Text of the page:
‘Science Wide Open’ Book Series Teaches Girls About Science & Inspires Them With Role Models


Let’s face it – when asked for a list of female scientists, most people would start and end with just one name: Marie Curie. History, however, is filled with women who made astounding scientific discoveries, and made them in a world that often diminished or even stole those discoveries. It’s time to transform this narrative.

That is exactly what a new children’s book series is aiming to do. ‘Science Wide Open’ is a celebration of women in science that shares inspirational true stories and teaches basics of Chemistry, Biology, and Physics. The team behind the books launched a Kickstarter campaign on October 4 looking for $6000 in total. At the time of writing this article, the campaign has already raised over $44,000!

That incredible success tells us one thing: society is desperate for books like this where parents can inspire their children, especially girls, with stories of women who are famous for achievements, rather than their looks.

We have previously written about similar campaigns and books such as Goodnight Stories for Rebel Girls, Stem Gems, Women in Science: 50 Fearless Pioneers Who Changed The World, and Ada Byron Lovelace and the Thinking Machine just to name a few.


These are all geared to overturning the dominant fairies and princess culture (which is OK is small doses, and harmful when it literally becomes the thing girls aspire to) and raising a generation of girls on a steady diet of aspiration, real life role models, and achievements that have no bearing on gender or appearance.

The team behind ‘Science Wide Open’ are creator and editor John Coveyou, writer Mary Wissinger, illustrator Danielle Pioli and project manager Shelley Spence. This is the same team who created the $103K Kickstarter success ‘My First Science Textbook’ series, so they are definitely on their game when it comes to spreading the word about their projects.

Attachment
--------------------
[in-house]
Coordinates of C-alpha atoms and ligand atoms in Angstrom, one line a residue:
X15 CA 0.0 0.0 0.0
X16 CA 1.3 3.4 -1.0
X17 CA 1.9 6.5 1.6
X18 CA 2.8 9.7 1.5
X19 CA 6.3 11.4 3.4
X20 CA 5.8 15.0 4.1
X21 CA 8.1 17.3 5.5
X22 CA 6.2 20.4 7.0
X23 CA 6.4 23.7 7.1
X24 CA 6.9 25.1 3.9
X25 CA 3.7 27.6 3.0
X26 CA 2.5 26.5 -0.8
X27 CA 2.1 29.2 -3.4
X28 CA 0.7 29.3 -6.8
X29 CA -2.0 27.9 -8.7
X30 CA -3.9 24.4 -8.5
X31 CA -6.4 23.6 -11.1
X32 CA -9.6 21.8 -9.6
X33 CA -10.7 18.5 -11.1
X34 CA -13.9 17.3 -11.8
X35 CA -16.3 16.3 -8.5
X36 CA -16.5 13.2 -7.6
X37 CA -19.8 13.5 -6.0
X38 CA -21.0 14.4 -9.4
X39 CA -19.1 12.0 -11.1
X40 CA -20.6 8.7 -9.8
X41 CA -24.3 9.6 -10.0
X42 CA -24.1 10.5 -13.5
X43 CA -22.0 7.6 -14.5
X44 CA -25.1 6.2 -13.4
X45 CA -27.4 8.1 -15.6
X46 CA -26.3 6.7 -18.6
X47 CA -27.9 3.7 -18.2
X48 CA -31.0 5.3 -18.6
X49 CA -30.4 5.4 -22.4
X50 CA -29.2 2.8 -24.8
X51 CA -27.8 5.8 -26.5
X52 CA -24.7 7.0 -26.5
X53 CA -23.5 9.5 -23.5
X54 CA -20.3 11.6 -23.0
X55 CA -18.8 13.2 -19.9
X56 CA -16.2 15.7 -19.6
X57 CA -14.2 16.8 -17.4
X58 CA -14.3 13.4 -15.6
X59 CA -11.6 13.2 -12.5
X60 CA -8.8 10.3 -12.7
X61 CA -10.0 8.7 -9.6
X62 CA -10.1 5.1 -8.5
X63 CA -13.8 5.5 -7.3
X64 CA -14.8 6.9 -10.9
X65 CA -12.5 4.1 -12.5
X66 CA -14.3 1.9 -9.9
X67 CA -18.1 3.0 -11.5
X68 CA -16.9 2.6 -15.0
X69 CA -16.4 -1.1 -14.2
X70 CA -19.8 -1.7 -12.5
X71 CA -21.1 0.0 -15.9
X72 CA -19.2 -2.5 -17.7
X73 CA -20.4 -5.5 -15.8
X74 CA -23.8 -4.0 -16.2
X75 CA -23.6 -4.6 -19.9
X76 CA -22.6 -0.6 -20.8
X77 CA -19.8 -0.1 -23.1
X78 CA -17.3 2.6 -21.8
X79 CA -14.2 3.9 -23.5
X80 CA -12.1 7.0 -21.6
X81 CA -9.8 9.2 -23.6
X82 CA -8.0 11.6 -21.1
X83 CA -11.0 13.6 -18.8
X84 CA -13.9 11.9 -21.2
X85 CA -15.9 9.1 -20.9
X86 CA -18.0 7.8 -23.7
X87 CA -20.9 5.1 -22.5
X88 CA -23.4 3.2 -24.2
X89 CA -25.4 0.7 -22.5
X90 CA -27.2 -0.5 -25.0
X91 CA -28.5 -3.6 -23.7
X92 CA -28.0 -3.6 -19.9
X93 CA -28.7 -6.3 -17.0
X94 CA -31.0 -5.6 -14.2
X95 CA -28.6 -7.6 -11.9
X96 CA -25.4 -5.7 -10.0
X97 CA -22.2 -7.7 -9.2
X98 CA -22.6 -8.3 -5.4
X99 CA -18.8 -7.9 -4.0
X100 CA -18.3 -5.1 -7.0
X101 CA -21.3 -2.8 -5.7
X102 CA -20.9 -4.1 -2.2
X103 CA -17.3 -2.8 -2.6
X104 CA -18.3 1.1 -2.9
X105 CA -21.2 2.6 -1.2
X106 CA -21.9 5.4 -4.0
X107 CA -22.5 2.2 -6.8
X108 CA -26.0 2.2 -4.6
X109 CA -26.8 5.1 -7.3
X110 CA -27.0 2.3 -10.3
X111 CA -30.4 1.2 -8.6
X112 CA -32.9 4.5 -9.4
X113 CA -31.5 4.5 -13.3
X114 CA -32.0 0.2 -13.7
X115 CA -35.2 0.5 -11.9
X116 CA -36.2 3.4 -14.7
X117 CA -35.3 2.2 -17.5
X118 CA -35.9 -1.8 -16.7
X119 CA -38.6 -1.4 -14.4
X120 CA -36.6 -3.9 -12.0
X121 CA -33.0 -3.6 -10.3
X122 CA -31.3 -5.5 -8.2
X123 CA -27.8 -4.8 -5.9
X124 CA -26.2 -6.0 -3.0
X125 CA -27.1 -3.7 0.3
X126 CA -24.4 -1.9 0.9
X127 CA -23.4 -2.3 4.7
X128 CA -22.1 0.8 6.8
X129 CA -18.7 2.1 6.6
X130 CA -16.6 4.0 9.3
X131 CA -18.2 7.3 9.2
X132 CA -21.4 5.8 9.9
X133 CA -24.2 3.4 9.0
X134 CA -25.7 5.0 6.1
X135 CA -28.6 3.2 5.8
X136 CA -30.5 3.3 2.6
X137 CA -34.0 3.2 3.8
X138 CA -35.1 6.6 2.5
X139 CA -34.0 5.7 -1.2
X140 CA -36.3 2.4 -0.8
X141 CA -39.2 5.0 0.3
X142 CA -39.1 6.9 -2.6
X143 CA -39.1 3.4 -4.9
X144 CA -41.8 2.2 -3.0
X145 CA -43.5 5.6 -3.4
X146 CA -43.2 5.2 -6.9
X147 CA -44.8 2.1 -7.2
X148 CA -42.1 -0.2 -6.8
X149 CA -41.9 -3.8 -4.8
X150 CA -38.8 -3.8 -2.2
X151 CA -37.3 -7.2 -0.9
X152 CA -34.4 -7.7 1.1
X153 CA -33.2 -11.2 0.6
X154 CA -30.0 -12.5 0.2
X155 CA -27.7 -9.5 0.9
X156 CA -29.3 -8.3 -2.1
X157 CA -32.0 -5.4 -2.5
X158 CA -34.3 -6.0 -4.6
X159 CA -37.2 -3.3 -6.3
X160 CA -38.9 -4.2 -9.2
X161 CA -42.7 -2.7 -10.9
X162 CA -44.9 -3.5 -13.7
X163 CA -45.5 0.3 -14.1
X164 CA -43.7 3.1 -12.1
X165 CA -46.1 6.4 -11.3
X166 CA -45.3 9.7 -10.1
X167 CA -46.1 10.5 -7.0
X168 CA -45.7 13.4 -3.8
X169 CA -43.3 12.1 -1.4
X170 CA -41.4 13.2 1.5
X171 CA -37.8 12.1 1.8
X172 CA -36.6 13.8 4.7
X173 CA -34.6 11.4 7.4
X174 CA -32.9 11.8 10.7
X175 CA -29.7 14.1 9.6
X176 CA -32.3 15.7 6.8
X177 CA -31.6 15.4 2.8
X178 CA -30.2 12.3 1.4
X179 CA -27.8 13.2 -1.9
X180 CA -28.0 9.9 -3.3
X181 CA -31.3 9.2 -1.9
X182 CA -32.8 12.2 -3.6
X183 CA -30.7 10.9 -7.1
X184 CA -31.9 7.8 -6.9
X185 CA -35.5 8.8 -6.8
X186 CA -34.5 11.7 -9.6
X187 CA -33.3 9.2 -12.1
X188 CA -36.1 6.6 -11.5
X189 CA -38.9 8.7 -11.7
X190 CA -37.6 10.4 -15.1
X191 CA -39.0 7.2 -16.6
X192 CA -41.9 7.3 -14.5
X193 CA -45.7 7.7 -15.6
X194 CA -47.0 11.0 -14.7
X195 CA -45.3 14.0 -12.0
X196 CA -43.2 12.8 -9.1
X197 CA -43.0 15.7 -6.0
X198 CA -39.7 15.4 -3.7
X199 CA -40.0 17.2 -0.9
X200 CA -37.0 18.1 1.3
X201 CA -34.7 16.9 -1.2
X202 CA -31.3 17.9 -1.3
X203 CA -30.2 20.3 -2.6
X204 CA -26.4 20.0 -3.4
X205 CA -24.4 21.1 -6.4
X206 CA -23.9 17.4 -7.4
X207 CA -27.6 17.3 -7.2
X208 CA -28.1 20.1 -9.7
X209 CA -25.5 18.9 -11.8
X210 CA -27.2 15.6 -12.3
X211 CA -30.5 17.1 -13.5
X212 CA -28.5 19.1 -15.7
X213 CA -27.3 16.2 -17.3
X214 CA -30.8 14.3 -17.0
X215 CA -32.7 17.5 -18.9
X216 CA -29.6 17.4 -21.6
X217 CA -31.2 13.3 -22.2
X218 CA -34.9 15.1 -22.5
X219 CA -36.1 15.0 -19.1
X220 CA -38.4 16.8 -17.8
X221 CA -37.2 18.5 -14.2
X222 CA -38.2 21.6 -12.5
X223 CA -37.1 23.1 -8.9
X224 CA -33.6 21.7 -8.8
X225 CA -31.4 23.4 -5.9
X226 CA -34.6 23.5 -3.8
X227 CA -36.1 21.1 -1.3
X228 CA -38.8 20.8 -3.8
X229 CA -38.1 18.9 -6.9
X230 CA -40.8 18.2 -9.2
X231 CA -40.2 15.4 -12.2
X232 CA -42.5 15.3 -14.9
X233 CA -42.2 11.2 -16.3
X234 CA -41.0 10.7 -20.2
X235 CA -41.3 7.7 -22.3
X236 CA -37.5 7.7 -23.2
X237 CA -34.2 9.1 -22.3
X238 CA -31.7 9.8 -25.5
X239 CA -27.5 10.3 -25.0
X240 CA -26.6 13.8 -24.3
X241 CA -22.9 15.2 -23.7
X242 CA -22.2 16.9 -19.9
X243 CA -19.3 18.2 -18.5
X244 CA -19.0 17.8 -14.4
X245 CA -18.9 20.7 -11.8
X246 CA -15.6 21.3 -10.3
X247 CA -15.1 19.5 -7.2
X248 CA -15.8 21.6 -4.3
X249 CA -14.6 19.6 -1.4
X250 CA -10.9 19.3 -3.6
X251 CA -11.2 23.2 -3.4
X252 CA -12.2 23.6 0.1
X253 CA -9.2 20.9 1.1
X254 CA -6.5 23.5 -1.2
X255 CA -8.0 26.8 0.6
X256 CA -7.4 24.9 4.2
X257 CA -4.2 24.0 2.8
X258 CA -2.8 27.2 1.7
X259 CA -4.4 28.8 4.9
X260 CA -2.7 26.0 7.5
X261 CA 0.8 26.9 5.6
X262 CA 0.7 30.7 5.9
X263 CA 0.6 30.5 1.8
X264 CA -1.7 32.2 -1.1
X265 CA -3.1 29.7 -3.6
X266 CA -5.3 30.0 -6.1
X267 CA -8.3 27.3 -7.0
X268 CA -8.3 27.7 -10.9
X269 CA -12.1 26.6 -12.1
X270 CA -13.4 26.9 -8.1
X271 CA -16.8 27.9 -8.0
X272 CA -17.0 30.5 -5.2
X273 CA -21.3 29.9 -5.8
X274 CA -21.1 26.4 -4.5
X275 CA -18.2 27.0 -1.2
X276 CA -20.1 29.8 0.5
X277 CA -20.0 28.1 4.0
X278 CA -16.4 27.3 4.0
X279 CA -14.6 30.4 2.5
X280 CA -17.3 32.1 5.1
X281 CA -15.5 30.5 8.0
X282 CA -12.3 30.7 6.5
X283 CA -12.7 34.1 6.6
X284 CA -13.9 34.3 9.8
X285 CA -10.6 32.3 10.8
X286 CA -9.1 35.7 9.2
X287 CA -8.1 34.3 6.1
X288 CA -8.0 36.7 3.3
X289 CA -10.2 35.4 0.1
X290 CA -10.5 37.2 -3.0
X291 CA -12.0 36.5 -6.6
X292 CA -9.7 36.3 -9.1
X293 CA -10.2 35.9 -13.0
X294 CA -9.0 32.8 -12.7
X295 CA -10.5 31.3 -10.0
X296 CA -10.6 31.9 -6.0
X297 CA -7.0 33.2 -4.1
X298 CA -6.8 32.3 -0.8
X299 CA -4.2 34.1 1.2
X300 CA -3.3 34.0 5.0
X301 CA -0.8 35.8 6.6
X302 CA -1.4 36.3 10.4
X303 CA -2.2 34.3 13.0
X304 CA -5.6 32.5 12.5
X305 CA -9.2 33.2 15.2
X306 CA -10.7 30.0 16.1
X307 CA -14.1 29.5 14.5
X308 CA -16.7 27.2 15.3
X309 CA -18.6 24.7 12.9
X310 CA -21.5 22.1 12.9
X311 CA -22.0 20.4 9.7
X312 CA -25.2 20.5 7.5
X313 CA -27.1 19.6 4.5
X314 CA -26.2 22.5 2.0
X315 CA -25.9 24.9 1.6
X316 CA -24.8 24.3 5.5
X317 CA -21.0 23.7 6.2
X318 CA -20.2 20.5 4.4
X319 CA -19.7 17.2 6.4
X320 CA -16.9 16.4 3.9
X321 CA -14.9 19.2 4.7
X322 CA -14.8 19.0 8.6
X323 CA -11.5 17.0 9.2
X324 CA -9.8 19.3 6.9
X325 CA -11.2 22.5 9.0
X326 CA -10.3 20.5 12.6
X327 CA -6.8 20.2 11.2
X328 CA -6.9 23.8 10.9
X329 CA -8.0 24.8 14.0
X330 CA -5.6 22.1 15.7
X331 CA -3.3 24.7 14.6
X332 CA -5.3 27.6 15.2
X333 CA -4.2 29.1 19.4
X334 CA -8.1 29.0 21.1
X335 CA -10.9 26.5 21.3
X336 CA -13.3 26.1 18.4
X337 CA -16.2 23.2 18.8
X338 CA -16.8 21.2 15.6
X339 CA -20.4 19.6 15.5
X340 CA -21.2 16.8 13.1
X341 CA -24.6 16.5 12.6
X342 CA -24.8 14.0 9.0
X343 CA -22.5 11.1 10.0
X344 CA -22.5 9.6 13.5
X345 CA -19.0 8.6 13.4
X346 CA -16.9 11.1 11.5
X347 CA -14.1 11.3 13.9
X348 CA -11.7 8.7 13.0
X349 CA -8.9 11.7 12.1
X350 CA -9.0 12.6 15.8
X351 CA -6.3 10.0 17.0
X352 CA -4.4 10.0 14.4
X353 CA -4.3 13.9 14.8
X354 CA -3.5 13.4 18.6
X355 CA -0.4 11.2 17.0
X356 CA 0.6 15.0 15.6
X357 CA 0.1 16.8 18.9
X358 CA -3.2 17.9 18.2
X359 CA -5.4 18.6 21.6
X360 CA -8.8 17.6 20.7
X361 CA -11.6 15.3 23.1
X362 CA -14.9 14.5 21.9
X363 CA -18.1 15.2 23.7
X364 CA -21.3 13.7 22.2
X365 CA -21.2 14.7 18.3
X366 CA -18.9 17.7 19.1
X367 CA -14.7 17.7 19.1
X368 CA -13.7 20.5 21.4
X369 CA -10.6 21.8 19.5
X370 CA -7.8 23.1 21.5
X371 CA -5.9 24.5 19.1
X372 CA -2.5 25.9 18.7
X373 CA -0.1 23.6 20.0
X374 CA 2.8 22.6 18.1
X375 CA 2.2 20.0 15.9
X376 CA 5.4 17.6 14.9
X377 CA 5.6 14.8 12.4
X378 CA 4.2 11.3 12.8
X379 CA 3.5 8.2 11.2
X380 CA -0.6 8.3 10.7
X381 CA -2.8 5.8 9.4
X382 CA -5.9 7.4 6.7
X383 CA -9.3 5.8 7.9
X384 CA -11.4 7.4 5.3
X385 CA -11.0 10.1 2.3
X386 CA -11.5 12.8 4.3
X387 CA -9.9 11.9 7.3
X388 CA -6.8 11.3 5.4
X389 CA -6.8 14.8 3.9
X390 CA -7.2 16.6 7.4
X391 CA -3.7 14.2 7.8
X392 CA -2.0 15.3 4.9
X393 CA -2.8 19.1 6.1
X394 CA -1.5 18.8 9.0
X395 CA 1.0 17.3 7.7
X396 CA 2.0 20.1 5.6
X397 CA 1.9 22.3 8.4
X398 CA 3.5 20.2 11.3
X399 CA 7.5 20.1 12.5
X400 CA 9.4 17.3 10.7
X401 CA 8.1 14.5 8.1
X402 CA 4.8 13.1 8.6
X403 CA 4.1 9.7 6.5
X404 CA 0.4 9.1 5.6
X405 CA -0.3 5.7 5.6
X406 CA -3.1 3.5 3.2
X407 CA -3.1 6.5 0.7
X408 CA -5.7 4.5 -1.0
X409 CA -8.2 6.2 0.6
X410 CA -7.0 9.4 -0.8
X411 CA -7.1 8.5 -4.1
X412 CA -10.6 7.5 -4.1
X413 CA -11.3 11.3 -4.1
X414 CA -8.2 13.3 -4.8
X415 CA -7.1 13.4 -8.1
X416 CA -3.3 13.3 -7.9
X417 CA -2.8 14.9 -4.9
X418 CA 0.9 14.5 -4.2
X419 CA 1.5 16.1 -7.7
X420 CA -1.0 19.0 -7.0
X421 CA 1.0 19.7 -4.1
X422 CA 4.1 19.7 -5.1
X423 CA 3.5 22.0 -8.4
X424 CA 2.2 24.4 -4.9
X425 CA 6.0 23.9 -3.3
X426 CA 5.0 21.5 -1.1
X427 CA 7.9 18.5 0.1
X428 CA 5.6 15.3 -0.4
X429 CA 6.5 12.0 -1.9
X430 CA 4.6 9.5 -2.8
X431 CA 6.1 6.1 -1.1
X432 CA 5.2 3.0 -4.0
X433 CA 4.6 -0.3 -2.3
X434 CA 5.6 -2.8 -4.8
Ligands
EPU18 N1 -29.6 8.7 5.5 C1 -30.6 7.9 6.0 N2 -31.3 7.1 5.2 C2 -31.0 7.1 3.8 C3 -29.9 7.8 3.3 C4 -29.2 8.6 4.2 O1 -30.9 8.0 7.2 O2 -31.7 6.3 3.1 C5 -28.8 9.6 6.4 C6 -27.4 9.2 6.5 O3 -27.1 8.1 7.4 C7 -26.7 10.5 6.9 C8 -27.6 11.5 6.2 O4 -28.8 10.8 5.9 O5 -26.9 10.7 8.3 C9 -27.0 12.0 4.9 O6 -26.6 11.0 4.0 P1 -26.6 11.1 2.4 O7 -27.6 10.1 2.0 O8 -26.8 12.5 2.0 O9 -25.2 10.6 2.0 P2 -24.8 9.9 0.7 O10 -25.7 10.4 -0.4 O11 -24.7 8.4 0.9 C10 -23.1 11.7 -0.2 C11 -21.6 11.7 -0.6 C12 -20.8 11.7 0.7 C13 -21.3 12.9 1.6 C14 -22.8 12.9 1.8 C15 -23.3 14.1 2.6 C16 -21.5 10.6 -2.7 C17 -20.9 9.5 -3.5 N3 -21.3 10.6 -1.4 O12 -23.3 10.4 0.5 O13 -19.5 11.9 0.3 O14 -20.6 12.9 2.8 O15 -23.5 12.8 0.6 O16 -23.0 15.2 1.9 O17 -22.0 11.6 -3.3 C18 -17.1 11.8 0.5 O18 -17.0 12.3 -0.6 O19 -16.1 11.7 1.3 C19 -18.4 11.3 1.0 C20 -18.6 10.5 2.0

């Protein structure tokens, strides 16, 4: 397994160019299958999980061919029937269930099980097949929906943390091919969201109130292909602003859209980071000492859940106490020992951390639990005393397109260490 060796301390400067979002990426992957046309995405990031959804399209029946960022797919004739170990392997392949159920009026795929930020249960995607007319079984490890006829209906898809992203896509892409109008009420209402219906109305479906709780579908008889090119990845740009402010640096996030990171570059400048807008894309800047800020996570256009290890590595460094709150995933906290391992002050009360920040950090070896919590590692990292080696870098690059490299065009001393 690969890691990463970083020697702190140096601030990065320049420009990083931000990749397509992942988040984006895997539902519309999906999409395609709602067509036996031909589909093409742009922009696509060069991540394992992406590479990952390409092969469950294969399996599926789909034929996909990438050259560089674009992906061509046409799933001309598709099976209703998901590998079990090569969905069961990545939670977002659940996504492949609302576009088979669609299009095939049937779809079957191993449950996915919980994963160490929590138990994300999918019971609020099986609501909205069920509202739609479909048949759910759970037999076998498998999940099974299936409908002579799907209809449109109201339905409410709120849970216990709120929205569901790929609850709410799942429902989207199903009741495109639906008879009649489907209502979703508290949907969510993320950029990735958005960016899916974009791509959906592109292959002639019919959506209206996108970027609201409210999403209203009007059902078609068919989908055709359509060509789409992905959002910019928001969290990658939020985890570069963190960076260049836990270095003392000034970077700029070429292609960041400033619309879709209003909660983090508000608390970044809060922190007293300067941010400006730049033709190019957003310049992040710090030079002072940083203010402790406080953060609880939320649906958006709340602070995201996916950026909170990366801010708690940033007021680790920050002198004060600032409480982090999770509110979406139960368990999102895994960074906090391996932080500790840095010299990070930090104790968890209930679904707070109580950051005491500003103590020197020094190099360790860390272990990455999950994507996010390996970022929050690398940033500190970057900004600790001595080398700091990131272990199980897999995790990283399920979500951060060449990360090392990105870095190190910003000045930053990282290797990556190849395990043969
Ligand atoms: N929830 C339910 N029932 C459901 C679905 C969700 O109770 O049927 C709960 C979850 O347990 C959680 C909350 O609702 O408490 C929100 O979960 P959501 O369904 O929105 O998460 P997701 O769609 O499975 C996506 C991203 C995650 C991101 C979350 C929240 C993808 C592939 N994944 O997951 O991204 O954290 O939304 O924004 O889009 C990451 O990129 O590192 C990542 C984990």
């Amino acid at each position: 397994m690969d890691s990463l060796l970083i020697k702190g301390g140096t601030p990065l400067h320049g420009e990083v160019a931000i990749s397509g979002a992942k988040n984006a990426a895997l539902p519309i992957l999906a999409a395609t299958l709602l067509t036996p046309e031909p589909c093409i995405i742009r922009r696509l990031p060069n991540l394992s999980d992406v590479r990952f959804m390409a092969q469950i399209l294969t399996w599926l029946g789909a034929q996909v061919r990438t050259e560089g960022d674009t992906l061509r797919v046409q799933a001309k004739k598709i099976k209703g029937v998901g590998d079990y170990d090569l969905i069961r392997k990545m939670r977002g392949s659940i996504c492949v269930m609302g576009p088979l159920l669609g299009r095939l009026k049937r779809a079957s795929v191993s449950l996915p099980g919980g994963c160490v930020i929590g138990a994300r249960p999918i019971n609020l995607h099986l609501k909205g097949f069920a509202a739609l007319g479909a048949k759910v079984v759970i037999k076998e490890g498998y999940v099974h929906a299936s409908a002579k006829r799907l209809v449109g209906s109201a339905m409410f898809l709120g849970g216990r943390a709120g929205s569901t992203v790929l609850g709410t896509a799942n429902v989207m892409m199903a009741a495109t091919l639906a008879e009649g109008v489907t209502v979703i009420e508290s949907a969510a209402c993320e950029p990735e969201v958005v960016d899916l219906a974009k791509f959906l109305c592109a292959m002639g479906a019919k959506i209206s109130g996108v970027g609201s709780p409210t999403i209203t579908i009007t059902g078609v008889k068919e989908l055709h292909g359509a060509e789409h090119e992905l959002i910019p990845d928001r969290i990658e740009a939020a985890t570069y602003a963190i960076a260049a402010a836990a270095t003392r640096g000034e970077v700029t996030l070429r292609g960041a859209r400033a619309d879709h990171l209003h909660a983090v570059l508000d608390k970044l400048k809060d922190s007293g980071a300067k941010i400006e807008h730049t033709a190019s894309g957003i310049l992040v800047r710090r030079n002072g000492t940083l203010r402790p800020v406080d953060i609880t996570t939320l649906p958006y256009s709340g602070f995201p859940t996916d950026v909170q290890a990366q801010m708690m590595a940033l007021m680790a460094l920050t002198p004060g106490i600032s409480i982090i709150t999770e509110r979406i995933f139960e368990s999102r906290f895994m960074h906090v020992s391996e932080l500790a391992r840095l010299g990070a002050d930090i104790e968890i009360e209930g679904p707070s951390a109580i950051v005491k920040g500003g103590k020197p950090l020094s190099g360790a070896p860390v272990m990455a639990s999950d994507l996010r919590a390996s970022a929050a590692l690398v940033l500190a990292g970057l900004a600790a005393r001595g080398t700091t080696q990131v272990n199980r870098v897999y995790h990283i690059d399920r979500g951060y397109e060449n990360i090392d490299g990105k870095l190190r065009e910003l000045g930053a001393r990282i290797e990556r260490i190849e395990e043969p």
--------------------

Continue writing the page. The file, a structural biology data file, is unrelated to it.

The three book set, ‘Women in Chemistry’, ‘Women in Biology’, and ‘Women in Physics’ features a girl filled with curiosity who can’t help but wonder about the world around her.

The text is kid-approved, featuring science and history wrapped up in engaging narrative. The incredible artwork of Danielle Pioli brings the stories of female scientists like Jane C Cooke – revolutionary cancer researcher, Émilie du Châtelet – translator and correct-er of Newton’s famous work, and Dawn Shaughnessy – discoverer of six elements.


We all want to foster the natural curiosity of children. Whether we’re examining the beauty of a butterfly’s wings, or wondering why an apple falls down instead of up, watching our kids and students learn something new is one of life’s joys. ‘Science Wide Open’ offers another precious opportunity to enjoy the connection that comes from learning together.

In their campaign video, we see a handful of girls talking to camera about what all girls want.

“I want to work really hard to make great scientific discoveries, and then have someone else take all the credit,” says the first girl featured.

“I want to do all the work to earn a degree in science, but not be given a degree,” says the second.

“I want to work harder and longer than everyone else, and make less money,” says the third, before you start to realize this isn’t actually what young girls wish for, it is just unfortunately what women in STEM field experience.


The gender gap starts in the academic world and remains in the workforce. Although women earn roughly 57% of all bachelor degrees in the US, when it comes to science and engineering, the number starts to lower. Only 39% of Earth science degrees, 43% of mathematics degrees, 19% of engineering, and 18% of computer science degrees are earned by women.

While women make up 58% of jobs in the social sciences and 48% in biological sciences, when it comes to computer science and math that number decreases to 25% and even lower to 13% for engineering jobs. Science seems to be the one STEM area where women are doing better than others, but the representation of women currently in these fields as well as throughout history must continue.

With books like ‘Science Wide Open’ and many others like it, just image the impact on a generation of girls who have not been sucked into the societal gender norms telling them via media messages and magazines to focus only on their exterior, and that happiness comes from finding a male partner.

If this sounds like the kind of empowering narrative you want your daughters to grow up with, we encourage you to donate to the Kickstarter campaign while it is still running. These books expect to be ready by Spring 2017.

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